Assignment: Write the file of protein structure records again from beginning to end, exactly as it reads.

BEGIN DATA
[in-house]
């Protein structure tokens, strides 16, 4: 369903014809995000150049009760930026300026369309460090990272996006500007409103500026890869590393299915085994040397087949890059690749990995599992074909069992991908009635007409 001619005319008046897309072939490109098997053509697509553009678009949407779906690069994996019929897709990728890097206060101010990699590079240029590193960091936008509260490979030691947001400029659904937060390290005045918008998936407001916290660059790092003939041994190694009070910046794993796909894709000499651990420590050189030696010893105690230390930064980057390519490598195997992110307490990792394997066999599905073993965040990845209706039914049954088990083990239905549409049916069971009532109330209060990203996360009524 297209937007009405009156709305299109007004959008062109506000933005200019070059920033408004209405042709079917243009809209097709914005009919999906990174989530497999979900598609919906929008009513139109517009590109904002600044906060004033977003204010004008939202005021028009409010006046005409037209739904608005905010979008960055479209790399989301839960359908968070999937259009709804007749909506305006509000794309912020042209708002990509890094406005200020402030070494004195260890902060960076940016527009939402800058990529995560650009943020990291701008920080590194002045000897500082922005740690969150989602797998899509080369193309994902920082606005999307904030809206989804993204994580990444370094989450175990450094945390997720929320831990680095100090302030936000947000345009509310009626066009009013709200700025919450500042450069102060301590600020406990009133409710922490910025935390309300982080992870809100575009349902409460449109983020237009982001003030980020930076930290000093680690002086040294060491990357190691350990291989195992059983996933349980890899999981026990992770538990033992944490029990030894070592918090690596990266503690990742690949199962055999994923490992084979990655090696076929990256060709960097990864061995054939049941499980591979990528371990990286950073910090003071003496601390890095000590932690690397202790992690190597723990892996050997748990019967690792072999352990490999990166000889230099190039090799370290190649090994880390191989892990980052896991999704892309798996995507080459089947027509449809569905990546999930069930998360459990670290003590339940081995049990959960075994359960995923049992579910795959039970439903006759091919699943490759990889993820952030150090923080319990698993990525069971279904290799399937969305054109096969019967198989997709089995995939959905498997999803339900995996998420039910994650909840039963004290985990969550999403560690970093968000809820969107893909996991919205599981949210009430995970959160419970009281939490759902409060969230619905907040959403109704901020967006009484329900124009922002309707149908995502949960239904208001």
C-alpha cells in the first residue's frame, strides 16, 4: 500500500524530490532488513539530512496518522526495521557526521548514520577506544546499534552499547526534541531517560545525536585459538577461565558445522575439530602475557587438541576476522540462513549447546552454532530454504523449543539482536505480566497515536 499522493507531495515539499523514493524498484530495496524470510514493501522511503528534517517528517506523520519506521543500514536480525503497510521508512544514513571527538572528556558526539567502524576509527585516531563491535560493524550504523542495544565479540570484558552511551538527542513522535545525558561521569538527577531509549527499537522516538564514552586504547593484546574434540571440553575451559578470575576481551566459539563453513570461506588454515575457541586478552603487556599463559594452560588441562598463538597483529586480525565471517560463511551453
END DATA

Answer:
[in-house]
């Protein structure tokens, strides 16, 4: 369903014809995000150049009760930026300026369309460090990272996006500007409103500026890869590393299915085994040397087949890059690749990995599992074909069992991908009635007409 001619005319008046897309072939490109098997053509697509553009678009949407779906690069994996019929897709990728890097206060101010990699590079240029590193960091936008509260490979030691947001400029659904937060390290005045918008998936407001916290660059790092003939041994190694009070910046794993796909894709000499651990420590050189030696010893105690230390930064980057390519490598195997992110307490990792394997066999599905073993965040990845209706039914049954088990083990239905549409049916069971009532109330209060990203996360009524 297209937007009405009156709305299109007004959008062109506000933005200019070059920033408004209405042709079917243009809209097709914005009919999906990174989530497999979900598609919906929008009513139109517009590109904002600044906060004033977003204010004008939202005021028009409010006046005409037209739904608005905010979008960055479209790399989301839960359908968070999937259009709804007749909506305006509000794309912020042209708002990509890094406005200020402030070494004195260890902060960076940016527009939402800058990529995560650009943020990291701008920080590194002045000897500082922005740690969150989602797998899509080369193309994902920082606005999307904030809206989804993204994580990444370094989450175990450094945390997720929320831990680095100090302030936000947000345009509310009626066009009013709200700025919450500042450069102060301590600020406990009133409710922490910025935390309300982080992870809100575009349902409460449109983020237009982001003030980020930076930290000093680690002086040294060491990357190691350990291989195992059983996933349980890899999981026990992770538990033992944490029990030894070592918090690596990266503690990742690949199962055999994923490992084979990655090696076929990256060709960097990864061995054939049941499980591979990528371990990286950073910090003071003496601390890095000590932690690397202790992690190597723990892996050997748990019967690792072999352990490999990166000889230099190039090799370290190649090994880390191989892990980052896991999704892309798996995507080459089947027509449809569905990546999930069930998360459990670290003590339940081995049990959960075994359960995923049992579910795959039970439903006759091919699943490759990889993820952030150090923080319990698993990525069971279904290799399937969305054109096969019967198989997709089995995939959905498997999803339900995996998420039910994650909840039963004290985990969550999403560690970093968000809820969107893909996991919205599981949210009430995970959160419970009281939490759902409060969230619905907040959403109704901020967006009484329900124009922002309707149908995502949960239904208001």
C-alpha cells in the first residue's frame, strides 16, 4: 500500500524530490532488513539530512496518522526495521557526521548514520577506544546499534552499547526534541531517560545525536585459538577461565558445522575439530602475557587438541576476522540462513549447546552454532530454504523449543539482536505480566497515536 499522493507531495515539499523514493524498484530495496524470510514493501522511503528534517517528517506523520519506521543500514536480525503497510521508512544514513571527538572528556558526539567502524576509527585516531563491535560493524550504523542495544565479540570484558552511551538527542513522535545525558561521569538527577531509549527499537522516538564514552586504547593484546574434540571440553575451559578470575576481551566459539563453513570461506588454515575457541586478552603487556599463559594452560588441562598463538597483529586480525565471517560463511551453